October 18, 2011
Sunday was National Plug In Day. Missed it? So did just about everyone else in America.
For a few thousand people, though, it was a chance to stand up and shout, “I drive an electric car and I’m not half as crazy as you think I am.” A few cities in California held oddly quiet electric vehicle parades; other places staged tailpipe-free tailgate parties.
But you have to keep things in perspective. Through September, Nissan had sold a little more than 7,000 all-electric Leafs in the U.S., while fewer than 4,000 people have bought GM’s semi-electric Volt. And no more than 2,000 high-end Teslas have been sold around the world since 2008. By contrast, Ford sells more than 10,000 F-series pickups in a week.
Still, this is shaping up to be a sweet little watershed month for electric vehicles, aka EVs.
(1) Nissan announced that, together with researchers at Kansai University, it has developed the technology to fully charge an electric car battery in only 10 minutes. It could be years before such an efficient charging station is widely available, but the fact that it’s coming eases one of the bigger anxieties about EVs—that it takes forever to get a full charge.
(2) Last week, seven car companies—Ford, GM, Audi, BMW, Daimler-Chrysler, Porsche and Volkswagen—agreed to standardize charging stations in North America. Which means you won’t have to drive all over town looking for a place to charge your particular EV. There goes that anxiety.
(3) GM also announced last week that it will start selling a truly all-electric vehicle called the Spark in 2013. (The Volt’s back-up gas engine makes it a plug-in hybrid.)
(4) The sequel to the scathing documentary Who Killed the Electric Car? opens in theaters this Friday. The new film, Revenge of the Electric Car, is a lovefest by comparison. This time, filmmaker Chris Paine had the cooperation of the three companies selling EVs in the United States—Nissan came on board after it heard GM and Tesla were in. One of the screening parties will actually be held in a Tesla showroom and each of the three carmakers will be showing off models.
So now that everyone’s holding hands, the electric car is finally ready to silently roar into the future, right?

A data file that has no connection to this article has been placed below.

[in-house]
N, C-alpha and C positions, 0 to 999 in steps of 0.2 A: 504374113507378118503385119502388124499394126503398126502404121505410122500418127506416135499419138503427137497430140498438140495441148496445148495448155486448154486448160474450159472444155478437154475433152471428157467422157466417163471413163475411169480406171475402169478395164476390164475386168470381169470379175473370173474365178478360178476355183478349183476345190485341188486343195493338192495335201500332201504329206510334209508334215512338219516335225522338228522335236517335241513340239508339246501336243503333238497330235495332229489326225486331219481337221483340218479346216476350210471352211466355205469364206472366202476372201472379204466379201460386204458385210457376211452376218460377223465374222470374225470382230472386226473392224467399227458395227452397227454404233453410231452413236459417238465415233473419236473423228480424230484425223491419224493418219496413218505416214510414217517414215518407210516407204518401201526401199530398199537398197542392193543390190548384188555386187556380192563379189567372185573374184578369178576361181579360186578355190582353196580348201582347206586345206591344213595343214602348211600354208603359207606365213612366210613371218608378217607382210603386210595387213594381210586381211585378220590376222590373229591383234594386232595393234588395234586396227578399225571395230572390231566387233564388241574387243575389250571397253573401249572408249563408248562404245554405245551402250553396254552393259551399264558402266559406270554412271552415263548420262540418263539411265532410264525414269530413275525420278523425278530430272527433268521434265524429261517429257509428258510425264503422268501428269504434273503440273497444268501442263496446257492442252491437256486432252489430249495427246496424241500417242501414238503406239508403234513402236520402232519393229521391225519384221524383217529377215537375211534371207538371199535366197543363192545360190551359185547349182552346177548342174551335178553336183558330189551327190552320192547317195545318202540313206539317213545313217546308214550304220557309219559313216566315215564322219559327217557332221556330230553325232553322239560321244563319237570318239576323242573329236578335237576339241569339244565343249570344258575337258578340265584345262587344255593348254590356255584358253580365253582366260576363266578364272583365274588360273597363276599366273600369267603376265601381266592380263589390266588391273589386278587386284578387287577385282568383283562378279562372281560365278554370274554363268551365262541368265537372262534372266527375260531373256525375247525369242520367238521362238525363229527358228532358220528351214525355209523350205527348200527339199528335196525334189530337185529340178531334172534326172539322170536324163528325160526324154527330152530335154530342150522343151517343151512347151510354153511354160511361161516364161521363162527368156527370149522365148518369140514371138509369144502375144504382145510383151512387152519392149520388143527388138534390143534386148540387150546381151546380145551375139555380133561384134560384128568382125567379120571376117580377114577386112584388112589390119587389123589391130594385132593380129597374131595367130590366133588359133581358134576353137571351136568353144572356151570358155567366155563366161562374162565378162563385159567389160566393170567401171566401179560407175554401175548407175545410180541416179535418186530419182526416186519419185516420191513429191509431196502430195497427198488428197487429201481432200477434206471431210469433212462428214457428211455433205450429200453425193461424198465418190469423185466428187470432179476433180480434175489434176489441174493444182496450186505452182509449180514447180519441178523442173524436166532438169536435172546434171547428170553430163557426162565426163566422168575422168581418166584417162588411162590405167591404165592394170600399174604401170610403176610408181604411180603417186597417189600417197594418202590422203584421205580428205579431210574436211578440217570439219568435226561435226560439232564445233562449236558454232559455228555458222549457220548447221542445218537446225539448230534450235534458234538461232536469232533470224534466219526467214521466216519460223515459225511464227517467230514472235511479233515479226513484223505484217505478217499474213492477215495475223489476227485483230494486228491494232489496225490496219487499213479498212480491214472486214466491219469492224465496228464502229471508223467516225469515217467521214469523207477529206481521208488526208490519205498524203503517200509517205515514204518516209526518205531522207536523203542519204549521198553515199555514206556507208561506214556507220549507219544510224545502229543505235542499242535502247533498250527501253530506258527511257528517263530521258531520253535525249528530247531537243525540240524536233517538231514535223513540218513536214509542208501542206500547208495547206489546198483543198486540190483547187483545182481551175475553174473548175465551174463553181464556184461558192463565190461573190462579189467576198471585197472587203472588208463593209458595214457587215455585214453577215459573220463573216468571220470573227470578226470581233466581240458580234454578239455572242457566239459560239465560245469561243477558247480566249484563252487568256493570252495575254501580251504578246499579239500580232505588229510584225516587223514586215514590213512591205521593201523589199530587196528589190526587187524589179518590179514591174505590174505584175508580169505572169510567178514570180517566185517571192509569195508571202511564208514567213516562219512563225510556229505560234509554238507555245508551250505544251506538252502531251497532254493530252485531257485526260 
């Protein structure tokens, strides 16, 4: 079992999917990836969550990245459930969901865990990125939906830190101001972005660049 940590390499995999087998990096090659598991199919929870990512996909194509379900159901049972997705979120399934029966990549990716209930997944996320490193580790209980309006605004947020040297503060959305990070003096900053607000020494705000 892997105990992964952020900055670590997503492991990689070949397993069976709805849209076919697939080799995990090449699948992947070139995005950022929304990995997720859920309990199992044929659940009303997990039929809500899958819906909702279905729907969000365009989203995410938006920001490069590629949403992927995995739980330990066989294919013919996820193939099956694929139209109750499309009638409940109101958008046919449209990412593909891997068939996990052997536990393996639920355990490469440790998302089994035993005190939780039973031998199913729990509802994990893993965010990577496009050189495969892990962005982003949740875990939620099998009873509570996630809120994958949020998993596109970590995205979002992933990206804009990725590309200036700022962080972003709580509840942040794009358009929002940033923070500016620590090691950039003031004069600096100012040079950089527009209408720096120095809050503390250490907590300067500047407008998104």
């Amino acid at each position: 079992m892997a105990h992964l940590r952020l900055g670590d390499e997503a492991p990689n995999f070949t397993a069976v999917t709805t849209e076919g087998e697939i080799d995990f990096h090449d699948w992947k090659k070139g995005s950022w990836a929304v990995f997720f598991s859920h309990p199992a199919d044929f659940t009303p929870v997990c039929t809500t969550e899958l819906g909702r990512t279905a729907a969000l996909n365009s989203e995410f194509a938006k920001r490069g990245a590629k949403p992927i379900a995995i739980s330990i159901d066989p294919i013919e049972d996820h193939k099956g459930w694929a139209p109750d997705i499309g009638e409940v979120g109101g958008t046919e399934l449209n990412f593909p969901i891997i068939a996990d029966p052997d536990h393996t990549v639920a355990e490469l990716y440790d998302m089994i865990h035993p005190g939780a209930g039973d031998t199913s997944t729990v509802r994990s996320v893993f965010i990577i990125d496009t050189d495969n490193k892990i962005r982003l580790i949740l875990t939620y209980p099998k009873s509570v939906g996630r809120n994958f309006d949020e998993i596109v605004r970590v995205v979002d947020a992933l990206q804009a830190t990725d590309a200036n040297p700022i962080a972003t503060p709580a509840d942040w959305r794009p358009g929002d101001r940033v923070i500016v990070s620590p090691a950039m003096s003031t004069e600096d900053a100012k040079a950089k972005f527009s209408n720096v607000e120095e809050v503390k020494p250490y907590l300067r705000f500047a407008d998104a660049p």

Reality check: GM’s commitment to start rolling out all-electric Sparks in 2013 is for only 2,000 vehicles. (Talk about putting half a toe in the water.) Some think this is more about GM wanting to qualify for zero emission credits in California than it is about getting serious about EVs.
And the Chevy Volt is touted by car dealers for its “halo effect.” People who haven’t been in a Chevy showroom in years are stopping by to look at the Volt. But they aren’t ready to go electric yet, and some end up buying gas-powered Chevys. In fact, GM now recommends that Chevy dealers always keep one Volt around.
All charged up
Here’s a bit more electrified news:
- (5) Thanks for sharing: Wary drivers are now able to get a taste of electric cars through car-sharing networks. In fact, the first all-electric car-sharing service, called Autolib, is starting up in Paris and may have as many as 2,000 EVs available next year.
- (6) Upping the ante: For the first time, electric cars were given their own hall in Germany’s big auto show. Earlier this year Germany said that by 2013 it would double, to 2 billion euros, its commitment to EV research and development. The goal is a million electric cars on the road by 2020.
- (7) Got juice? AAA has started a pilot program on the West Coast where mobile charging units will provide service to vehicles out of juice.
- Air power: Earlier this month NASA awarded the largest prize in aviation history—$1.35 million—to a Pennsylvania team for setting a new record in an electric plane. It flew a 200-mile course in less than two hours.
Bonus video: How times have changed. Take a look at the Revenge of the Electric Car trailer.
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